On December 8, he was dealt to the Washington Senators, with pitcher Mickey McDermott, in exchange for Jackie Jensen. It was, thought the AP’s Jack Hand, a “head-scratching trade.”20 Umphlett outhit Jensen by 20 points in 1953, but Lou Boudreau saw (correctly) Jensen as someone who could drive in more runs. In his two years managing the Red Sox, no one had come close to 100 RBIs and, with Ted Williams back, Boudreau felt he needed someone with more power to hit behind him. Jensen drove in 84 runs for the Senators in 1953, and Boudreau believed he could become a 25-homer, 100-RBI man for Boston. He was right. Jensen averaged over 26 homers and 111 RBIs for the next six seasons. Umphlett did not.

The Boston chapter of the Baseball Writers voted Umphlett the Red Sox rookie of the year and honored him at their dinner on January 28.

Senators manager Bucky Harris said he planned to use Umphlett as his right fielder. He added, “Valuable as Mickey McDermott is, I wouldn’t have made the Jackie Jensen trade with Boston unless they gave us Umphlett, too.”21

Umphlett struggled at the plate, though, enduring a rough sophomore season. By the end of April, he was batting .167. He brought it up to .206 by the end of May, and to a high of .263 in late July. At the end of the season, his average stood at .219. He had 33 RBIs in 114 games. There were highlights, of course. On July 15, he provided all the offense in a 3-2 win over the White Sox, but all in all, it was a disappointing season. And McDermott went 7-15. After hoping to place in the first division; the Senators instead finished seventh. Sportswriter Bob Addie’s conclusion: “Umphlett has been a .220 hitter all season and hasn’t been much of a help.”22

On October 16, 1954, Umphlett married Mary Ann Godwin.

When the 1954 Winter Meetings got underway in December, Senators VP Calvin Griffith said (true or not) that five clubs had inquired about acquiring Umphlett.23

Things got worse in 1955, both marginally for Umphlett and significantly for the Senators, who lost 101 games and finished in last place. Umphlett played in 110 games and hit .217, while driving in only 19 runs. In many of the games, he worked as a late-inning defensive replacement.

A few months later, looking back on his two seasons with the Senators, he said, “I don’t know what happened to me when I went to Washington. But I do know I didn’t do a thing to help their club.”24

In November, Tom Umphlett was back with the Red Sox. The Senators and Sox swung a nine-player deal: Bob Porterfield, Johnny Schmitz, Mickey Vernon, and Umphlett were traded to Boston for Dick Brodowski, Neil Chrisley, Tex Clevenger, Karl Olson, and minor-league pitcher Al Curtis. The Boston newspapers focused on Vernon and Porterfield, and made little mention of Umphlett.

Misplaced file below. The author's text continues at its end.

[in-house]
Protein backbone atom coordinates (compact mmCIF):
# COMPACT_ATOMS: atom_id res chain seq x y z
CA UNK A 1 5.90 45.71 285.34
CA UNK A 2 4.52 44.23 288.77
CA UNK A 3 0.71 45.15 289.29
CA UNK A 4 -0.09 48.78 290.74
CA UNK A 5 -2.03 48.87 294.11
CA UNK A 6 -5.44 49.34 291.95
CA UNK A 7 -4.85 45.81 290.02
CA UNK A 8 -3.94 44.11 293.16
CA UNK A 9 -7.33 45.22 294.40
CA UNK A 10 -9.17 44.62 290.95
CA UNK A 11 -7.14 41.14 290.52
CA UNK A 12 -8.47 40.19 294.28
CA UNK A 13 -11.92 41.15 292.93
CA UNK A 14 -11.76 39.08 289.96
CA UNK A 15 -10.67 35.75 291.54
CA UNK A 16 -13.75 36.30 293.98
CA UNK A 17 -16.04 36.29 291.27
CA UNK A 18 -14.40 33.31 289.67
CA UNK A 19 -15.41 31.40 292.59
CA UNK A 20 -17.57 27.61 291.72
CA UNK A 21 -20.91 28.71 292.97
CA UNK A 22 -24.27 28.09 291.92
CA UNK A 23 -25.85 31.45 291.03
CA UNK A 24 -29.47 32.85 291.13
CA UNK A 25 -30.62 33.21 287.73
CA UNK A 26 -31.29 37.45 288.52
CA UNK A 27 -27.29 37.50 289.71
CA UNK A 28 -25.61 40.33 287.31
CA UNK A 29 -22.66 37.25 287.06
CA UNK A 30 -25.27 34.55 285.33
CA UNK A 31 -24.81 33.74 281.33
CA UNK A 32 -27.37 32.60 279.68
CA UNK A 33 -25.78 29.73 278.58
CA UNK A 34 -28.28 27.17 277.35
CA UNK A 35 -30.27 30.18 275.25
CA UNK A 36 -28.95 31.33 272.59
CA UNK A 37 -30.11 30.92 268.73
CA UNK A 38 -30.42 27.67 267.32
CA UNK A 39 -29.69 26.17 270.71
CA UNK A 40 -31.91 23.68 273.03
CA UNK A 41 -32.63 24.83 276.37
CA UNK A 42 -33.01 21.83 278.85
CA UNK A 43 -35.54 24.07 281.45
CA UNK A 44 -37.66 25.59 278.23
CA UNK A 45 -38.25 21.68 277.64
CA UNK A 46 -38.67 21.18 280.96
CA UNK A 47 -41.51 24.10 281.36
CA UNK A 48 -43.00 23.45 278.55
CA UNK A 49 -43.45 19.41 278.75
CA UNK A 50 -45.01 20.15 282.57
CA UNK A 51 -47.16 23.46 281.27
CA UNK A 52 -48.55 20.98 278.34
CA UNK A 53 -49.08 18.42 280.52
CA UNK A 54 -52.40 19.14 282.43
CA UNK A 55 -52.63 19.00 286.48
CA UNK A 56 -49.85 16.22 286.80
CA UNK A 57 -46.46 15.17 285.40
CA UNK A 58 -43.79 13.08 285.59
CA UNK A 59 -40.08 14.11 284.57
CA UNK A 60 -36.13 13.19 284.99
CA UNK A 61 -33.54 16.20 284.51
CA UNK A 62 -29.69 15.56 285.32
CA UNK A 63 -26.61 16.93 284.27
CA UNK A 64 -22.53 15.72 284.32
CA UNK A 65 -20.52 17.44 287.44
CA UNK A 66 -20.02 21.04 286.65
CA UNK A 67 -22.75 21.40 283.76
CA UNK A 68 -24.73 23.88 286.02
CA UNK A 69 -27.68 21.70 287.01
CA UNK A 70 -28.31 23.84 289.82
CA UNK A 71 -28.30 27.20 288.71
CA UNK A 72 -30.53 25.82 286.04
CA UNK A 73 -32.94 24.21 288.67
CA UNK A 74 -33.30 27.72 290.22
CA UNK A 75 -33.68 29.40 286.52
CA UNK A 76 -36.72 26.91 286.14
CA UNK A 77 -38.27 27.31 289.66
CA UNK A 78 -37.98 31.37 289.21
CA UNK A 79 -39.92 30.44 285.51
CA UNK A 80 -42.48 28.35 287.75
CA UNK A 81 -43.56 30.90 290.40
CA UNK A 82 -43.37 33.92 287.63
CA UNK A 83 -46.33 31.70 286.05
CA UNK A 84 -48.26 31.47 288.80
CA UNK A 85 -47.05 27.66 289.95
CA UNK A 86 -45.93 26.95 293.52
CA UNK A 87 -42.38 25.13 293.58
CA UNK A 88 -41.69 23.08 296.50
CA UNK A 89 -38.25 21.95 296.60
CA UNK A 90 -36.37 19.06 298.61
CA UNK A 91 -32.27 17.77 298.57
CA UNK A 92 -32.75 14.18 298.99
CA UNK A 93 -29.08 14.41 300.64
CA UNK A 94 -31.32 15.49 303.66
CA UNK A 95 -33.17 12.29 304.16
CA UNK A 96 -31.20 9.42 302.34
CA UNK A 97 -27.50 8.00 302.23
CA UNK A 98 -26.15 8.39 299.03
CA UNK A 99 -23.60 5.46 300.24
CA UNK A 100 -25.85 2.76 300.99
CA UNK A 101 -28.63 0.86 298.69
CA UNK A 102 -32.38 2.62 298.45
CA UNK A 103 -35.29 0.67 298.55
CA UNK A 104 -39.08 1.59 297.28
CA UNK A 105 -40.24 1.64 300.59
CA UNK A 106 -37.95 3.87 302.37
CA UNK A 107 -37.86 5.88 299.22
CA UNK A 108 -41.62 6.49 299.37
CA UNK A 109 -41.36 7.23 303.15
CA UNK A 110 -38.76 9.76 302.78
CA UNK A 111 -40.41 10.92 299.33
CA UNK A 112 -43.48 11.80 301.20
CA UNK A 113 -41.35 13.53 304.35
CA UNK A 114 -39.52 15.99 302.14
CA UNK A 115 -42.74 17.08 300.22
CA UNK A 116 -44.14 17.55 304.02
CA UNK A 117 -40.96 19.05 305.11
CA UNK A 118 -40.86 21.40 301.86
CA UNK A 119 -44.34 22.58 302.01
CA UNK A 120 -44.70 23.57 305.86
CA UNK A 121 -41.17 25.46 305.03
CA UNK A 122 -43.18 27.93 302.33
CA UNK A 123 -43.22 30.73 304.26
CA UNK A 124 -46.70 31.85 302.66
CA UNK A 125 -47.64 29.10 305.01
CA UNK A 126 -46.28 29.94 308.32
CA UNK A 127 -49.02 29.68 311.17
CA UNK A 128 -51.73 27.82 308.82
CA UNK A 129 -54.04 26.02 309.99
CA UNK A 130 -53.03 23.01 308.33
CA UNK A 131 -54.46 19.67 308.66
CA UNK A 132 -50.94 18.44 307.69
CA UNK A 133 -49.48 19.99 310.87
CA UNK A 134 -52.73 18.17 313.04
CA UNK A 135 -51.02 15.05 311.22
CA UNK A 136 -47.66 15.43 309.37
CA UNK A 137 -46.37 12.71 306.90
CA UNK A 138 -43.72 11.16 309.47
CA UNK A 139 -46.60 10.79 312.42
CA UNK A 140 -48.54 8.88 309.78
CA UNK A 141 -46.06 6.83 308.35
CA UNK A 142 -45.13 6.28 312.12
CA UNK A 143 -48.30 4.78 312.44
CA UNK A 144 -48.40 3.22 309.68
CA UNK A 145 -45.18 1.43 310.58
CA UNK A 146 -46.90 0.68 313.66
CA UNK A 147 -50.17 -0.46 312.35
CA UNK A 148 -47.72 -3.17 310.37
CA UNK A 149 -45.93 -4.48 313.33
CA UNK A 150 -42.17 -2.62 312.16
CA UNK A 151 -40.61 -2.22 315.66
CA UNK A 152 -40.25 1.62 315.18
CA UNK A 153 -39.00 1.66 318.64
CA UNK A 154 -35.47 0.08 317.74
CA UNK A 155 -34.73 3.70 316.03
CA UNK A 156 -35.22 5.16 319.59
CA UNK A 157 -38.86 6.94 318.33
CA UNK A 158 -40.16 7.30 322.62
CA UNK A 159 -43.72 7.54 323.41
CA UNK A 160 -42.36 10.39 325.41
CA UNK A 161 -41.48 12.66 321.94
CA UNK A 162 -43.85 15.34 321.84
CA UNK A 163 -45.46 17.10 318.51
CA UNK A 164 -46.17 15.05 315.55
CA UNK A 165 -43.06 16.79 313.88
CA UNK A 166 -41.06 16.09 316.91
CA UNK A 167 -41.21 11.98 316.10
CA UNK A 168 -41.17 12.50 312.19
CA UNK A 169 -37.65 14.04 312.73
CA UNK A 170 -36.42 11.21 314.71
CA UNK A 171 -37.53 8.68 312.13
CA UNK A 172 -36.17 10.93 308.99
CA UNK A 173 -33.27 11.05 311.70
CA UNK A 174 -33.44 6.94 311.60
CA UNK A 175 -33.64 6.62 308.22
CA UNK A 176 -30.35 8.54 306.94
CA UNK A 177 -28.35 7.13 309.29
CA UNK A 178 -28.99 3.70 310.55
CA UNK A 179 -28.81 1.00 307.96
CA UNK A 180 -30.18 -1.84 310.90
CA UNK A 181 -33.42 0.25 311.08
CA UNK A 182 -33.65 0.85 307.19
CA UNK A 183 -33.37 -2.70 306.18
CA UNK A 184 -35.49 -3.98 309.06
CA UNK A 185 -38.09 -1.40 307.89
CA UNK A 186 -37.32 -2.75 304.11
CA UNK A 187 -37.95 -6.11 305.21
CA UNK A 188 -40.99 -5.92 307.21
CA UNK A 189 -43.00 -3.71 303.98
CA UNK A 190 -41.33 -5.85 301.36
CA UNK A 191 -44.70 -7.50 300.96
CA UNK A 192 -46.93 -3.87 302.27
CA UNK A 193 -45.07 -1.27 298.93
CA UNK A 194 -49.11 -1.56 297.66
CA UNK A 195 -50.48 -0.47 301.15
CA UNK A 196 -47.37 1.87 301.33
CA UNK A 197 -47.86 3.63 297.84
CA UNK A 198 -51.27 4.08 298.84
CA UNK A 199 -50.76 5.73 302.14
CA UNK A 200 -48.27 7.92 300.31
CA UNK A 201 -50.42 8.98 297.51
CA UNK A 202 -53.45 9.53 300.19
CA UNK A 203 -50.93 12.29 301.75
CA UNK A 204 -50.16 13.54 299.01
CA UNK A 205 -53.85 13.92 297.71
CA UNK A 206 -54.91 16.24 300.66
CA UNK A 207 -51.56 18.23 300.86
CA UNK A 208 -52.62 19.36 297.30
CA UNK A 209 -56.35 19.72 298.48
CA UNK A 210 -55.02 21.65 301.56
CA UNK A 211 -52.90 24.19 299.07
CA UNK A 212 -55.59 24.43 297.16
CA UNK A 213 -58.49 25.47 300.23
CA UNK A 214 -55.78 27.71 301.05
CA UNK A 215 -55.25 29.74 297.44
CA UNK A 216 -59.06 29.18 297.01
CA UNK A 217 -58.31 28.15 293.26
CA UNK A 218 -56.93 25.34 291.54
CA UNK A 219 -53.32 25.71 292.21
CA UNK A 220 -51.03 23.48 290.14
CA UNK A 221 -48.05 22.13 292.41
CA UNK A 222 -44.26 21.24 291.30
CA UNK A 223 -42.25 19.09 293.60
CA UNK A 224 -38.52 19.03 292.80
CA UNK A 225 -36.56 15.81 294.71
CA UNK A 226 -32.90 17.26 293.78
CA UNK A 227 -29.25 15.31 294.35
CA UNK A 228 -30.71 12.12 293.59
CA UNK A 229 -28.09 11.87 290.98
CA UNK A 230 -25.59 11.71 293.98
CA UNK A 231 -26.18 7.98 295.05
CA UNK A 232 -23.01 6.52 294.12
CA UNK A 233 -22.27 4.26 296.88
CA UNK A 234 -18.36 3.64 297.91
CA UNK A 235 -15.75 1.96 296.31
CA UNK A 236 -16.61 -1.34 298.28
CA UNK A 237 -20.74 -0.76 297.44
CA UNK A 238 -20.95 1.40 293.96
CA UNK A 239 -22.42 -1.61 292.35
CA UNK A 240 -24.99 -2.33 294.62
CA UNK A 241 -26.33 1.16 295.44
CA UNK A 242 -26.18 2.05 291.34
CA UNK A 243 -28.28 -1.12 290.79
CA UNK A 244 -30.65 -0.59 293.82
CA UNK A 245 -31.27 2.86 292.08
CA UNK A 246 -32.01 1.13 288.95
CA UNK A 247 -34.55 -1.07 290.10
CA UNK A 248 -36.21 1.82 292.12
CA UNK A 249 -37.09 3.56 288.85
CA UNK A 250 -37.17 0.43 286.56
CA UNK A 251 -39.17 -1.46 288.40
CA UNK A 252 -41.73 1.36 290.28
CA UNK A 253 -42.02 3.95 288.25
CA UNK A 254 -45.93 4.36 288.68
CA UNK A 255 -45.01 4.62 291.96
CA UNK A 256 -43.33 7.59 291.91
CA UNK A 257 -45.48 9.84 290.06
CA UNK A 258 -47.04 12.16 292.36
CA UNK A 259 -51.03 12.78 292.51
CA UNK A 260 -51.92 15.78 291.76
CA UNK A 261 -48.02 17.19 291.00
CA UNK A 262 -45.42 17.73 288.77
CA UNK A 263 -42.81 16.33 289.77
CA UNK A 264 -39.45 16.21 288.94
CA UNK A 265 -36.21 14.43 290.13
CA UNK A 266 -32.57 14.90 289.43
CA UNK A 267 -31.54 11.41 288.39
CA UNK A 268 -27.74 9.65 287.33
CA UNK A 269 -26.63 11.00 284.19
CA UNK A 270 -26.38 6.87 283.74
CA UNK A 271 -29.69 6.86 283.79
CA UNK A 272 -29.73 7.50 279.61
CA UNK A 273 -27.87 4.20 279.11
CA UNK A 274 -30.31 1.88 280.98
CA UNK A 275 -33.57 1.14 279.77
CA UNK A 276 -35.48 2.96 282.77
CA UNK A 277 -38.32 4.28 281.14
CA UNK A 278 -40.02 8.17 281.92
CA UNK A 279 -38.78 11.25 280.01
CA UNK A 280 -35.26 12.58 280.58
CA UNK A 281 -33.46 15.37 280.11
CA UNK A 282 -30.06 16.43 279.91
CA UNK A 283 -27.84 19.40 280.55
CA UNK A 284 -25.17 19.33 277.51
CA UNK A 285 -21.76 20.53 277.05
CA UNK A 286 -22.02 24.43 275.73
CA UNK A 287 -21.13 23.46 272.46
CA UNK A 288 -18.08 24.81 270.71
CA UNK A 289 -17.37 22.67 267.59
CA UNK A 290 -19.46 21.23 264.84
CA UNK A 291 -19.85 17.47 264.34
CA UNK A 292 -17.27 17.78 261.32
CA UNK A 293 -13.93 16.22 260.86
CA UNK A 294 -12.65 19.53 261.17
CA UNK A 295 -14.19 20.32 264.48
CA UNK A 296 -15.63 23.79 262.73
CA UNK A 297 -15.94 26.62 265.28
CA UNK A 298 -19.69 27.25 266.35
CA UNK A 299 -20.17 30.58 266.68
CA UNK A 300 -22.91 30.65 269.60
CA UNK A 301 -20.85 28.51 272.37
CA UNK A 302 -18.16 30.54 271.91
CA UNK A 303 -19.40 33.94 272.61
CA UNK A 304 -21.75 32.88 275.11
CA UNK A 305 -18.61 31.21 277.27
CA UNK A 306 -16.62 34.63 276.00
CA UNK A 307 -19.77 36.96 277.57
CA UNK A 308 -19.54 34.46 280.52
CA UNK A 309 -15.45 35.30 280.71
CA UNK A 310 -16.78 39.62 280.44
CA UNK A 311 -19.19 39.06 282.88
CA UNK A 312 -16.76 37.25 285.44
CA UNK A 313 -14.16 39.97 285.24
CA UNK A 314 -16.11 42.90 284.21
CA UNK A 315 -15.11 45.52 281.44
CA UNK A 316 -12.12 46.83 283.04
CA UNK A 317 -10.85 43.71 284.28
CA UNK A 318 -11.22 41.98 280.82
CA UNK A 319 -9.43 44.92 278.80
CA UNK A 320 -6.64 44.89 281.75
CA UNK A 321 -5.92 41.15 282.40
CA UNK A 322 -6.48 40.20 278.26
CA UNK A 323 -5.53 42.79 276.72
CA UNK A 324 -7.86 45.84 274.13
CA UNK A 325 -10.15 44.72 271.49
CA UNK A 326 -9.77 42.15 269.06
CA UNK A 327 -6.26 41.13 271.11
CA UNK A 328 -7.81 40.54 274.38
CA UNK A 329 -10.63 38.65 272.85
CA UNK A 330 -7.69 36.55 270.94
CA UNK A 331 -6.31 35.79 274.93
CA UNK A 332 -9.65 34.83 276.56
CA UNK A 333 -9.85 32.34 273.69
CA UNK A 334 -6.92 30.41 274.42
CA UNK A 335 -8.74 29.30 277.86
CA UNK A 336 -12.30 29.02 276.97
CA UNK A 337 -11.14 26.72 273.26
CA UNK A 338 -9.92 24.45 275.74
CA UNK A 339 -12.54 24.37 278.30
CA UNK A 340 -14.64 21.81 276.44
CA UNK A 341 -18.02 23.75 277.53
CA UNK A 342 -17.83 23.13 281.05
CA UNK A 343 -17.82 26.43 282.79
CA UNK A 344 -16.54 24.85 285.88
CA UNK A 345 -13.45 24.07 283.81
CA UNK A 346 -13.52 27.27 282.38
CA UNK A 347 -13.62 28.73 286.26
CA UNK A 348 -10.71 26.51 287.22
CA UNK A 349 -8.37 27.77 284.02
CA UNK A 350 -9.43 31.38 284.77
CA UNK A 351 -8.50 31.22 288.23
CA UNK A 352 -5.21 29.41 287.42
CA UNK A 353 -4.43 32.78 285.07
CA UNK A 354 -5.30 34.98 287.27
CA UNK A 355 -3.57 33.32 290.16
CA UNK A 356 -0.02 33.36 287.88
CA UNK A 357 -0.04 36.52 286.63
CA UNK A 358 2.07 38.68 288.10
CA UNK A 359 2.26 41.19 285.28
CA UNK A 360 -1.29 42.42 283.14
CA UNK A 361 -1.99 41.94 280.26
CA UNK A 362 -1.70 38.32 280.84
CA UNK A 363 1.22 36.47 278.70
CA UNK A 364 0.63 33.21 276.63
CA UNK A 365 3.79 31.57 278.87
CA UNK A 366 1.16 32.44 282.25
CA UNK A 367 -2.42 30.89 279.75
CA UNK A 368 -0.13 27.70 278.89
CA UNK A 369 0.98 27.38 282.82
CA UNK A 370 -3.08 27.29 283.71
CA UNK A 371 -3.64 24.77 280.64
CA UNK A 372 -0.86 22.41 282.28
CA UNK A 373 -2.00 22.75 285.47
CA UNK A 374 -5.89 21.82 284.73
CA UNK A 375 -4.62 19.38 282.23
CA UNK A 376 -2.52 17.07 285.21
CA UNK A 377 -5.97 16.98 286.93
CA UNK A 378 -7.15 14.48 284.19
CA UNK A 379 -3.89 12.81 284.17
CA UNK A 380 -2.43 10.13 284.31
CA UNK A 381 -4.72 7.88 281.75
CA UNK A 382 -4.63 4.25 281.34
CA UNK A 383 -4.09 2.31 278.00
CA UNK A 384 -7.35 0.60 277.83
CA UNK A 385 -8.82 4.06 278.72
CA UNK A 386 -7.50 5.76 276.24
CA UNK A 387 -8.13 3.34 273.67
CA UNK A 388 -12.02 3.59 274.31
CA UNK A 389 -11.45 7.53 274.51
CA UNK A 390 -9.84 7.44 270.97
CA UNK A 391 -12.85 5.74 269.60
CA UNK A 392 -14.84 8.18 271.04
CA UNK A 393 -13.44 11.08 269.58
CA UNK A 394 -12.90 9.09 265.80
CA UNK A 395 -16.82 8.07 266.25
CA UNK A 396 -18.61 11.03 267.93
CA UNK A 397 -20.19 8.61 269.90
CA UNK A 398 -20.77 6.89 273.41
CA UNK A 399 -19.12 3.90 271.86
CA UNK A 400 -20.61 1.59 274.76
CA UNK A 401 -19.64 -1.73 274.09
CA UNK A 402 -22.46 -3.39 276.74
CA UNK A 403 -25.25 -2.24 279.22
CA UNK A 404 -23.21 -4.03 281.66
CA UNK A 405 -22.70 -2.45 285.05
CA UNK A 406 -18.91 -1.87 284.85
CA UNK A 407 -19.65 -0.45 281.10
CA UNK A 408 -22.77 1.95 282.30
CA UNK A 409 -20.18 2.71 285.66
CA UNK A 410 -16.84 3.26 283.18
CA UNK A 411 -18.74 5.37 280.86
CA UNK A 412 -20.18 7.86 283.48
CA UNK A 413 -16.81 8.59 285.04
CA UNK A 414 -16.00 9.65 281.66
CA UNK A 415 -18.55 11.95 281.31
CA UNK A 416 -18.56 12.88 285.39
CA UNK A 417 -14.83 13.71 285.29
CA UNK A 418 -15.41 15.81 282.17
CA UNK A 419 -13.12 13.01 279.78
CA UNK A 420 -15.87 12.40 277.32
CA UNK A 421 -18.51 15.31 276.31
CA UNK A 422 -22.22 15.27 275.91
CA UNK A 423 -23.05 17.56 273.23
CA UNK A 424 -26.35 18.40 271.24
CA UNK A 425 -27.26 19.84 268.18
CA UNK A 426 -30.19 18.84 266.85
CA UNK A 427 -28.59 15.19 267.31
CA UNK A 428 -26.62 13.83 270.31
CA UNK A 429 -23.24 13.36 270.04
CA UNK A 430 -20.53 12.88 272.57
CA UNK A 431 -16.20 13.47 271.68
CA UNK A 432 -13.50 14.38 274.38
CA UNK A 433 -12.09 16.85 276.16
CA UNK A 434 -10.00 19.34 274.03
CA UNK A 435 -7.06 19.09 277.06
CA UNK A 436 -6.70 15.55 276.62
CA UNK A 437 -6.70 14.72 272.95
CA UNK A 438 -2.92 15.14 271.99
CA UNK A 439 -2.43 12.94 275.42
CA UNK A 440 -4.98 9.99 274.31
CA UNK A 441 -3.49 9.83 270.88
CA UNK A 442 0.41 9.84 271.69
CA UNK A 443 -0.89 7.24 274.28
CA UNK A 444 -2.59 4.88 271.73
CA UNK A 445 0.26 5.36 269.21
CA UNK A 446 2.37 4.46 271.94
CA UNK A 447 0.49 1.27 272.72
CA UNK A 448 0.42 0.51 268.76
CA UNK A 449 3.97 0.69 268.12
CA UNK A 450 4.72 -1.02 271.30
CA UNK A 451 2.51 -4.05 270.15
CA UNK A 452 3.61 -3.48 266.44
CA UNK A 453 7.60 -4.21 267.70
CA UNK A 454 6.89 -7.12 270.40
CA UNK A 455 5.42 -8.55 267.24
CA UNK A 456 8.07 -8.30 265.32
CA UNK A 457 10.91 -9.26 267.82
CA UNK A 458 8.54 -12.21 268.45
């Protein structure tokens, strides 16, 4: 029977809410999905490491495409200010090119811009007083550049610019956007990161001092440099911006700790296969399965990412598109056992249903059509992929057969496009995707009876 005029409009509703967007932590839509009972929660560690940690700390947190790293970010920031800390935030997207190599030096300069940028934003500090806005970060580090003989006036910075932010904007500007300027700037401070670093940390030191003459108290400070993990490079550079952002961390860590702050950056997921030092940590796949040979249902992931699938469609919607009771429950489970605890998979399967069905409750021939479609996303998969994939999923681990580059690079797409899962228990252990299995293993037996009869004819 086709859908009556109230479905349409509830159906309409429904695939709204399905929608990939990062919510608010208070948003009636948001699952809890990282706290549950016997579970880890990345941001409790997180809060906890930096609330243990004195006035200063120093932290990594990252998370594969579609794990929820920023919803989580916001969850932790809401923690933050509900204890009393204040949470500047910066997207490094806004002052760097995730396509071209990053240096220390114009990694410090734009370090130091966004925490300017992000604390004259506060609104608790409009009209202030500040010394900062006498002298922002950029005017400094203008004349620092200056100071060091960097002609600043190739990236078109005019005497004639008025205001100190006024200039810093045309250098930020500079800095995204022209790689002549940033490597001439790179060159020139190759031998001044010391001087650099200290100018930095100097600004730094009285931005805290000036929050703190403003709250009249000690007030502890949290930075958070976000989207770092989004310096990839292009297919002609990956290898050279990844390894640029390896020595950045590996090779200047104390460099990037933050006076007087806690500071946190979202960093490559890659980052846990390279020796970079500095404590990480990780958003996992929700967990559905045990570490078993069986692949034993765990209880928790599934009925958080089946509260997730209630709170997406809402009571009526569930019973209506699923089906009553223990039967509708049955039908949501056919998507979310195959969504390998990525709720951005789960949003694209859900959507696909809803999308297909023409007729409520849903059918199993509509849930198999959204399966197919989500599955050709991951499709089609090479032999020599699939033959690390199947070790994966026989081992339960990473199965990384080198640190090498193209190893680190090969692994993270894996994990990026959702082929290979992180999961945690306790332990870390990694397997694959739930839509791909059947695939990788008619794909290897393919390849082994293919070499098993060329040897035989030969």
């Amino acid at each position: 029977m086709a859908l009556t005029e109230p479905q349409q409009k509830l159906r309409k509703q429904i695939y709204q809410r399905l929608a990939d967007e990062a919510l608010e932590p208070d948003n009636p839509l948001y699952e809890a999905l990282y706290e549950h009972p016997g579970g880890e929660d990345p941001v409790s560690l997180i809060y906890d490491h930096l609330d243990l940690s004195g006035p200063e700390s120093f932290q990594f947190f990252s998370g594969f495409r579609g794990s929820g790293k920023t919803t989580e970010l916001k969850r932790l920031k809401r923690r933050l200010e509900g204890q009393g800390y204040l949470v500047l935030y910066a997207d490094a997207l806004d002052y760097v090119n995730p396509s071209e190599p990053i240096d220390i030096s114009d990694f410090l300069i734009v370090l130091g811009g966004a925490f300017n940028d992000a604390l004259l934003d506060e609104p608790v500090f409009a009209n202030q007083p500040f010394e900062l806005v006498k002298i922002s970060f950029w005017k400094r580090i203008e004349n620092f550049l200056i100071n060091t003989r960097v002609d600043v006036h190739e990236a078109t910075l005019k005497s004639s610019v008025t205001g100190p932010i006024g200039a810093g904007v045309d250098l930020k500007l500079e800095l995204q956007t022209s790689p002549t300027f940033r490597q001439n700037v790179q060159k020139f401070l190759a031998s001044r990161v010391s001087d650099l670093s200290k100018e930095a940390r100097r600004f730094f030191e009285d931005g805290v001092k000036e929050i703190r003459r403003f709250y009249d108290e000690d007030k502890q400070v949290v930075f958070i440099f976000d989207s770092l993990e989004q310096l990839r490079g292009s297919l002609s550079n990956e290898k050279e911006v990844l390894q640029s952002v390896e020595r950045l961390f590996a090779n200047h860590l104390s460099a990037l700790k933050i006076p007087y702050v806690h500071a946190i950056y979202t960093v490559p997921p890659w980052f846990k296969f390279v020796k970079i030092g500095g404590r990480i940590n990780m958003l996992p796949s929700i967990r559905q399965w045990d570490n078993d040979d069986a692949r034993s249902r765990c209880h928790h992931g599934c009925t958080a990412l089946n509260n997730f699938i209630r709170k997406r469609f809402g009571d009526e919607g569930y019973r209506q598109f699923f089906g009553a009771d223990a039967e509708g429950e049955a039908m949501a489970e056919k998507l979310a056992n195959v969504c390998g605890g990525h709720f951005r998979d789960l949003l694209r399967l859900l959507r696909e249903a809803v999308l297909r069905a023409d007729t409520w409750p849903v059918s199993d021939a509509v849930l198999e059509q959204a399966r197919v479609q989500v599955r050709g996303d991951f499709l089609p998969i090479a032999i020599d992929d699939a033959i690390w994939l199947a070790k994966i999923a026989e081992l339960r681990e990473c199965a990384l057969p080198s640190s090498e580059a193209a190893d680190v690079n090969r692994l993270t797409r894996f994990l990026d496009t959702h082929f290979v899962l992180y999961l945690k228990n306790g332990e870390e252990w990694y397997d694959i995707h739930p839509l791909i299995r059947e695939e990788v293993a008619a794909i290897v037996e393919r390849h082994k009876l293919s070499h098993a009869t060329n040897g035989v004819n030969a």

Umphlett stayed in the Red Sox system for the next 6½ years. It was clear at the time of the trade that Umphlett was, most accurately, likely to be a “reserve outfielder.”25 As it happens, he never reached the big leagues again.

He became the “forgotten man” on the Red Sox, wrote Mike Gillooly. But with Ted Williams, Jimmy Piersall, and Jackie Jensen in Boston’s outfield, where was he going to go? San Francisco. He was the first player the Red Sox cut in spring training 1956, optioned to the San Francisco Seals on March 23 – the day his wife gave birth to their first child, a son, Michael.

He performed well at the Triple-A level, and as a full-time outfielder, averaged over 130 games each year during his six seasons.

He spent 1956 and 1957 in the Pacific Coast League with the Seals, batting .285 with 61 RBIs in the first year, but hampered by injuries in 1957 (appearing in only 102 games and batting .233). With the Minneapolis Millers in 1958 through 1960, he recovered nicely, batting .257, .265, and then .304. In 1961, his average dropped to .266 but he drove in 83 runs, a career best.

On June 12, 1962, the Red Sox traded Umphlett to the Yankees for Billy Gardner, throwing in some cash as well. Before the deal, he played in 50 games for Minneapolis (batting .253). The Yankees assigned him to the Triple-A Richmond Virginians, where he played in 55 games and hit .222. In 1963, again in Richmond, he hit .235 in 117 games.

He was released in the spring of 1964, but got in touch with GM Phil Howser of the Charlotte Hornets.26 It paid off in a hire, and Umphlett played ball for four more seasons, 1964 through 1967, all back home in North Carolina for the Southern League’s Hornets, a Minnesota Twins Double-A club. He did a bit of double duty as an assistant coach. Two events highlighted his 1964 season. First, he was named to play in the league’s first All-Star game. Second, after an umpire ejected regular first baseman Dan Hagan during a game against Knoxville, Umphlett was asked to play first base. With runners on first and second and nobody out, Bud Zipfel hit a ball hard to Frank Quilici at second base. Quilici caught the ball in a diving catch and threw to the shortstop, who doubled up one runner, and then threw to Umphlett at first base to double off the other runner. After the game, Umphlett said, “It was the first time I had ever played first base, and the first play to come my way was a triple play. You can’t beat that.”27